Certain industries present greater workplace dangers than others. Most people think of construction as a dangerous industry, and it is, but it is not the only place where workers can get injured on the job. Hand injuries can happen at any job. Whether you are typing all day or working with heavy equipment, your hands are vulnerable to injury.
According to the U.S. Department of Labor, hand and finger lacerations make up 23 percent of workplace injuries. When you think of workplace injuries, hands are not usually seen as life-threatening, but they can be debilitating, both physically and financially. The average hand injury requires over $20,000 in medical bills, pain and suffering, and financial losses. Even these seemingly minor injuries can result in serious financial hardship.
The most common types of workplace hand injuries include:
- Cuts and lacerations: Many people cut their hands and do not need medical attention or suffer ongoing pain. Some cuts, however, run deep and can cause nerve damage, resulting in chronic pain. In the most severe cases, surgery is often required to alleviate the pain and allow the person to have full control of their hand again.
- Broken bones: Your hands are relatively small but still contain many bones. If any of those bones break, you may not be able to use your hand until the fracture heals. In some cases, surgery is required to ensure the bone heals correctly.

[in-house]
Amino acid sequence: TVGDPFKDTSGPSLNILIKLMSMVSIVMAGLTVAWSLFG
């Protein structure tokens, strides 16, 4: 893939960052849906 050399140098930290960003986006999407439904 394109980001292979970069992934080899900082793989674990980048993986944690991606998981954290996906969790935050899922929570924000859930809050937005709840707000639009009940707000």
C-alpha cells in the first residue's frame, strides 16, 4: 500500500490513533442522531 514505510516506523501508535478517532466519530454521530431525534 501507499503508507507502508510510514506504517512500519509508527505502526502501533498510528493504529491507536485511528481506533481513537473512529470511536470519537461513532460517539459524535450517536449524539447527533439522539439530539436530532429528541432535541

- Nerve damage: Nerve damage frequently coincides with a cut or laceration but can also occur when a bone breaks or if the hand is crushed. Surgery is usually required to repair nerve damage, but it is not always successful. These injuries may never heal, leaving workers with chronic hand pain.
- Tendonitis: When the tendon is inflamed or irritated, tendonitis can result. Often caused by repetitive motion, this is a painful and debilitating injury. You may find relief by exercising the hand and refraining from the specific repetitive motion that caused the injury.
- Extensor tendon injuries: Extensor tendons allow you to move your fingers and thumbs. When they are injured, your ability to move your fingers and thumbs is greatly reduced and sometimes eliminated entirely. Surgery can be an option, but it is not always successful.
- Flexor tendon injuries: Flexor tendons help you hold items. When these tendons get injured, you cannot hold on to anything, making it difficult to do any job.